We have a set of stairs that lead from the downstairs with the living room, dining and kitchen, to the upstairs which has the bedrooms and the bath and the study. We have a gate at the top of the stairs, for Anjali – that was installed when she was about a year old. (Now she is 21 months old). But we don’t have a gate at the bottom. Mostly because installing these gates seemed such a pain that I didn’t want to do one more.

So any time Anji approached the stairs, I leave whatever I was doing, to monitor her going up the steps. At the beginning, she was unsteady. But soon, she became a high-speed climber. Now, she likes to go all the way up and close the gate behind her. She is very particular about ‘close’!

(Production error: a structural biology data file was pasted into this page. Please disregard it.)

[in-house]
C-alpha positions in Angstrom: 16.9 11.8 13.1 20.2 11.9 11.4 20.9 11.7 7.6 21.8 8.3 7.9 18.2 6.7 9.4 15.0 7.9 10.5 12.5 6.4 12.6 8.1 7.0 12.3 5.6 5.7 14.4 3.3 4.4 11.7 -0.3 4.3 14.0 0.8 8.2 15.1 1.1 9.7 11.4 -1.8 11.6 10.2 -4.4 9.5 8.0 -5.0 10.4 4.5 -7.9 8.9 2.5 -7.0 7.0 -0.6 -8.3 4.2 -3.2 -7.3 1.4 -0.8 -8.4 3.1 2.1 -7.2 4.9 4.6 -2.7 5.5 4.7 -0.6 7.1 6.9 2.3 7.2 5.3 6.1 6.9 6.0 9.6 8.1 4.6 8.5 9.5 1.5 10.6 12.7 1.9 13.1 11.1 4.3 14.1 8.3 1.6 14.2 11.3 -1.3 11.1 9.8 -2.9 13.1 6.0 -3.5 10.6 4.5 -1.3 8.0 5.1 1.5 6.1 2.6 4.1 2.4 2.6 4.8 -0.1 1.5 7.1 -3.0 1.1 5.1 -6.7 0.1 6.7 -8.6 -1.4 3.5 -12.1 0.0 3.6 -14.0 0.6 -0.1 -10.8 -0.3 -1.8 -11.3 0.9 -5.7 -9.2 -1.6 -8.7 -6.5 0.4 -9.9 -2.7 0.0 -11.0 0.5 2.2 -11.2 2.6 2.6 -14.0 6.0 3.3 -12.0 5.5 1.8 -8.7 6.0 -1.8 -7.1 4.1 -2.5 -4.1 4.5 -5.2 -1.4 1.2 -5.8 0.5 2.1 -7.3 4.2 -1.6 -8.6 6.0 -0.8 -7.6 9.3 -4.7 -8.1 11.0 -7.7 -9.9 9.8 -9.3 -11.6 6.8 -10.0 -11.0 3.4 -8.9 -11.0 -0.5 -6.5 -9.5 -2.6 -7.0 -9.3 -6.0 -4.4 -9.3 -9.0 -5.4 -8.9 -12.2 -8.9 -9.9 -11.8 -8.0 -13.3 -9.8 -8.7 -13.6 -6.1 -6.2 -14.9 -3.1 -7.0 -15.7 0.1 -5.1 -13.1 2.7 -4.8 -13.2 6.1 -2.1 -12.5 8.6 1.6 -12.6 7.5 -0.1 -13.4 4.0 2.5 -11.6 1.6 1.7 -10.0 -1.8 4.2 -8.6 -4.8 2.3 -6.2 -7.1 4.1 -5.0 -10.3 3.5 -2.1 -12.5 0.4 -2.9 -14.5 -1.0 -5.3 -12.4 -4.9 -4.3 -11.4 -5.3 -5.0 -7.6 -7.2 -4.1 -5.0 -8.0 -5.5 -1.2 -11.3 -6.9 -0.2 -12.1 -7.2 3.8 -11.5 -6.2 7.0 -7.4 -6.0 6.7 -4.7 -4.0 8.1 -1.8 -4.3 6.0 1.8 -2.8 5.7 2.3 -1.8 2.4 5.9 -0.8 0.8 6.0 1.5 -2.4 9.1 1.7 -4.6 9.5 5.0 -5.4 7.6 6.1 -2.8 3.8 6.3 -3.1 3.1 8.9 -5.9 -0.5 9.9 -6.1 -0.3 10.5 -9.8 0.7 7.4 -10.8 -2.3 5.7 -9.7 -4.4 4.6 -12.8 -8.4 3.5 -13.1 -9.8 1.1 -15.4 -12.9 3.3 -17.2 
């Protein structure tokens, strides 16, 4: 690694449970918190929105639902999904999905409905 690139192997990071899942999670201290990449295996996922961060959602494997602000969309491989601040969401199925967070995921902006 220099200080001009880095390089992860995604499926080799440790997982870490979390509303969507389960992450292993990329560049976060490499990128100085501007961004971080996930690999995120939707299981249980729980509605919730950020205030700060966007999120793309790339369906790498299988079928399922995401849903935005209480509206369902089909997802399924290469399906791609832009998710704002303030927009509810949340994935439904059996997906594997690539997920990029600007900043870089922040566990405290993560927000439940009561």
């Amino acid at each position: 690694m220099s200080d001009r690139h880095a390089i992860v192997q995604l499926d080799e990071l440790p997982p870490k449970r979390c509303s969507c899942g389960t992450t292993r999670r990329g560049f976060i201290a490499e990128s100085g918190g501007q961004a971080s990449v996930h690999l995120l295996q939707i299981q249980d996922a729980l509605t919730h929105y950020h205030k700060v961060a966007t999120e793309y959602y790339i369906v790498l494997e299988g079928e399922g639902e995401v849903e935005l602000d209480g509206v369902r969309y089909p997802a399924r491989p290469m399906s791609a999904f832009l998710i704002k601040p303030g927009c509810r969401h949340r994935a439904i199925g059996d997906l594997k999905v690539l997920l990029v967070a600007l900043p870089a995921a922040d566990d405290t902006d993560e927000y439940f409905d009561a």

The reason I say all of this is that, at the beginning, I had mixed feelings about not installing the gate downstairs. But now it has become one of the best things I did, or rather didn’t do. Whenever we have folks at home or I am too busy doing my own thing – cooking, cleaning etc – Anji will go to the stairs. Steps, she calls them. She knows I will drop whatever I am doing and follow. So she stands there, at the second or fourth step, and sure enough, I come. She then grins at me and says ‘sit’. So we sit on the steps, my daughter and I. and I listen. I know its her signal that she needs some one-on-one with mama.

Like most Moms, when I’m preoccupied, I want to listen, but only manage partially so, which is not really listening. But I find that on the steps, I always listen to my baby. I listen to her making sentences that I don’t always understand. I listen to ‘baby doing hop hop on the steps’. I listen to ‘baby sitting with mama on the steps’. I always listen fully. And I learn something about Anji, and something about me. Something tender and beautiful happens in those moments and my heart is touched.